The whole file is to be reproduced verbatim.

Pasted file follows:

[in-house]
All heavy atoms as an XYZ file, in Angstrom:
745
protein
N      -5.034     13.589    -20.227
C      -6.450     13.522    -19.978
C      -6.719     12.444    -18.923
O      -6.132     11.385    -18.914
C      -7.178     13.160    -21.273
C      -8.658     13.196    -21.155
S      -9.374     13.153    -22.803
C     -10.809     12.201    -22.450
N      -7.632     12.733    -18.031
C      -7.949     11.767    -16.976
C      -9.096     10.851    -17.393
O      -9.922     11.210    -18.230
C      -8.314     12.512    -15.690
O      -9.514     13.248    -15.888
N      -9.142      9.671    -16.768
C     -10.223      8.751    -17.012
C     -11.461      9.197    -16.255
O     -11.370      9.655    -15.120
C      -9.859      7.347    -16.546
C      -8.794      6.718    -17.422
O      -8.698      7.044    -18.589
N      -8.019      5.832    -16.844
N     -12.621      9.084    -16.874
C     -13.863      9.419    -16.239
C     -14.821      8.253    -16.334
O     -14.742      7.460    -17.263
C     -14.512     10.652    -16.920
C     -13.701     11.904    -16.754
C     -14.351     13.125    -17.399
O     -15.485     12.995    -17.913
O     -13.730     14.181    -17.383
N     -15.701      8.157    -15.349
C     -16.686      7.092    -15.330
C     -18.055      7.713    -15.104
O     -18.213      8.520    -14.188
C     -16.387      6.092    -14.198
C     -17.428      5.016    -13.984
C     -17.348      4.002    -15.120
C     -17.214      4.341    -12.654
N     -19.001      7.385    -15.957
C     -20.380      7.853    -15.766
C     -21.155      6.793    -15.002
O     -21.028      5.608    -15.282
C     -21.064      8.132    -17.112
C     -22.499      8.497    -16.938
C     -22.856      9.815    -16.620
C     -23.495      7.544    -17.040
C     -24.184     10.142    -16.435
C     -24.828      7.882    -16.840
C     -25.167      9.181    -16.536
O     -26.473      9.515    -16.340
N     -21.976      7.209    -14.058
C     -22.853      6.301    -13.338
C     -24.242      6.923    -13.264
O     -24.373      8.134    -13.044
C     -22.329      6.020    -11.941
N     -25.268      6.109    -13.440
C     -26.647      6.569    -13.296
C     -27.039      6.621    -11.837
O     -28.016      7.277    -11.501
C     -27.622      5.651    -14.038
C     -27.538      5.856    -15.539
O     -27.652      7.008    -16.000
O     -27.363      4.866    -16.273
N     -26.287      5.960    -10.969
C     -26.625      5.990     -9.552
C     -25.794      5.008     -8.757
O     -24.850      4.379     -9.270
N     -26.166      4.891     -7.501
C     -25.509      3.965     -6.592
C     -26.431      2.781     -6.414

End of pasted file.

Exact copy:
[in-house]
All heavy atoms as an XYZ file, in Angstrom:
745
protein
N      -5.034     13.589    -20.227
C      -6.450     13.522    -19.978
C      -6.719     12.444    -18.923
O      -6.132     11.385    -18.914
C      -7.178     13.160    -21.273
C      -8.658     13.196    -21.155
S      -9.374     13.153    -22.803
C     -10.809     12.201    -22.450
N      -7.632     12.733    -18.031
C      -7.949     11.767    -16.976
C      -9.096     10.851    -17.393
O      -9.922     11.210    -18.230
C      -8.314     12.512    -15.690
O      -9.514     13.248    -15.888
N      -9.142      9.671    -16.768
C     -10.223      8.751    -17.012
C     -11.461      9.197    -16.255
O     -11.370      9.655    -15.120
C      -9.859      7.347    -16.546
C      -8.794      6.718    -17.422
O      -8.698      7.044    -18.589
N      -8.019      5.832    -16.844
N     -12.621      9.084    -16.874
C     -13.863      9.419    -16.239
C     -14.821      8.253    -16.334
O     -14.742      7.460    -17.263
C     -14.512     10.652    -16.920
C     -13.701     11.904    -16.754
C     -14.351     13.125    -17.399
O     -15.485     12.995    -17.913
O     -13.730     14.181    -17.383
N     -15.701      8.157    -15.349
C     -16.686      7.092    -15.330
C     -18.055      7.713    -15.104
O     -18.213      8.520    -14.188
C     -16.387      6.092    -14.198
C     -17.428      5.016    -13.984
C     -17.348      4.002    -15.120
C     -17.214      4.341    -12.654
N     -19.001      7.385    -15.957
C     -20.380      7.853    -15.766
C     -21.155      6.793    -15.002
O     -21.028      5.608    -15.282
C     -21.064      8.132    -17.112
C     -22.499      8.497    -16.938
C     -22.856      9.815    -16.620
C     -23.495      7.544    -17.040
C     -24.184     10.142    -16.435
C     -24.828      7.882    -16.840
C     -25.167      9.181    -16.536
O     -26.473      9.515    -16.340
N     -21.976      7.209    -14.058
C     -22.853      6.301    -13.338
C     -24.242      6.923    -13.264
O     -24.373      8.134    -13.044
C     -22.329      6.020    -11.941
N     -25.268      6.109    -13.440
C     -26.647      6.569    -13.296
C     -27.039      6.621    -11.837
O     -28.016      7.277    -11.501
C     -27.622      5.651    -14.038
C     -27.538      5.856    -15.539
O     -27.652      7.008    -16.000
O     -27.363      4.866    -16.273
N     -26.287      5.960    -10.969
C     -26.625      5.990     -9.552
C     -25.794      5.008     -8.757
O     -24.850      4.379     -9.270
N     -26.166      4.891     -7.501
C     -25.509      3.965     -6.592
C     -26.431      2.781     -6.414